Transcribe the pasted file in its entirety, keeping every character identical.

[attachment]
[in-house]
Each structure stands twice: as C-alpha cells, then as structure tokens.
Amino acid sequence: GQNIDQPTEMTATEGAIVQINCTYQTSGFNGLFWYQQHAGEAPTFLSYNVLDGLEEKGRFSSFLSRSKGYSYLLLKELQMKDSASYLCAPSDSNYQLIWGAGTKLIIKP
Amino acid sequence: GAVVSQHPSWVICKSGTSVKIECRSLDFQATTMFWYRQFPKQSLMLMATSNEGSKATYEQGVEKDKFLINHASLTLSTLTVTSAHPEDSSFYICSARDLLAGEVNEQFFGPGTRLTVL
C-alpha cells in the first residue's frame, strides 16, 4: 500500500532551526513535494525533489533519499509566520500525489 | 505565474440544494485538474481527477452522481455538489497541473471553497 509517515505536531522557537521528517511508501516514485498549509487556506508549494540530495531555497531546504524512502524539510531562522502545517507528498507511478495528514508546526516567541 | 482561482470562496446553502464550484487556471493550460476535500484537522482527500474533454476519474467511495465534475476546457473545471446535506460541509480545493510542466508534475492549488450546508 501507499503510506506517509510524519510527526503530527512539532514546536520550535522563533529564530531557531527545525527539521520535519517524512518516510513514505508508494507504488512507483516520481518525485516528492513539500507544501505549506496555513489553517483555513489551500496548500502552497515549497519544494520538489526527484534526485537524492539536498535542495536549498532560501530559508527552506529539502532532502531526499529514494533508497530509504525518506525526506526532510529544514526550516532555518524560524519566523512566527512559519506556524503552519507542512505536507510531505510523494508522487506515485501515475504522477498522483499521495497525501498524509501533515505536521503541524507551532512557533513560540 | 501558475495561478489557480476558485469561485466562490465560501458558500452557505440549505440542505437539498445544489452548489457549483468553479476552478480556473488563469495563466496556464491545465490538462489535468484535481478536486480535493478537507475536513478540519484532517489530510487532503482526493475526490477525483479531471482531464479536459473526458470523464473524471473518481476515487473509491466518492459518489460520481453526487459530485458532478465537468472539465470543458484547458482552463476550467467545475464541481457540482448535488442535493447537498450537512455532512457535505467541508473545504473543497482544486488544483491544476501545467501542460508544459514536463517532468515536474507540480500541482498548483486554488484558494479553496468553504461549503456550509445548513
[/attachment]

[in-house]
Each structure stands twice: as C-alpha cells, then as structure tokens.
Amino acid sequence: GQNIDQPTEMTATEGAIVQINCTYQTSGFNGLFWYQQHAGEAPTFLSYNVLDGLEEKGRFSSFLSRSKGYSYLLLKELQMKDSASYLCAPSDSNYQLIWGAGTKLIIKP
Amino acid sequence: GAVVSQHPSWVICKSGTSVKIECRSLDFQATTMFWYRQFPKQSLMLMATSNEGSKATYEQGVEKDKFLINHASLTLSTLTVTSAHPEDSSFYICSARDLLAGEVNEQFFGPGTRLTVL
C-alpha cells in the first residue's frame, strides 16, 4: 500500500532551526513535494525533489533519499509566520500525489 | 505565474440544494485538474481527477452522481455538489497541473471553497 509517515505536531522557537521528517511508501516514485498549509487556506508549494540530495531555497531546504524512502524539510531562522502545517507528498507511478495528514508546526516567541 | 482561482470562496446553502464550484487556471493550460476535500484537522482527500474533454476519474467511495465534475476546457473545471446535506460541509480545493510542466508534475492549488450546508 501507499503510506506517509510524519510527526503530527512539532514546536520550535522563533529564530531557531527545525527539521520535519517524512518516510513514505508508494507504488512507483516520481518525485516528492513539500507544501505549506496555513489553517483555513489551500496548500502552497515549497519544494520538489526527484534526485537524492539536498535542495536549498532560501530559508527552506529539502532532502531526499529514494533508497530509504525518506525526506526532510529544514526550516532555518524560524519566523512566527512559519506556524503552519507542512505536507510531505510523494508522487506515485501515475504522477498522483499521495497525501498524509501533515505536521503541524507551532512557533513560540 | 501558475495561478489557480476558485469561485466562490465560501458558500452557505440549505440542505437539498445544489452548489457549483468553479476552478480556473488563469495563466496556464491545465490538462489535468484535481478536486480535493478537507475536513478540519484532517489530510487532503482526493475526490477525483479531471482531464479536459473526458470523464473524471473518481476515487473509491466518492459518489460520481453526487459530485458532478465537468472539465470543458484547458482552463476550467467545475464541481457540482448535488442535493447537498450537512455532512457535505467541508473545504473543497482544486488544483491544476501545467501542460508544459514536463517532468515536474507540480500541482498548483486554488484558494479553496468553504461549503456550509445548513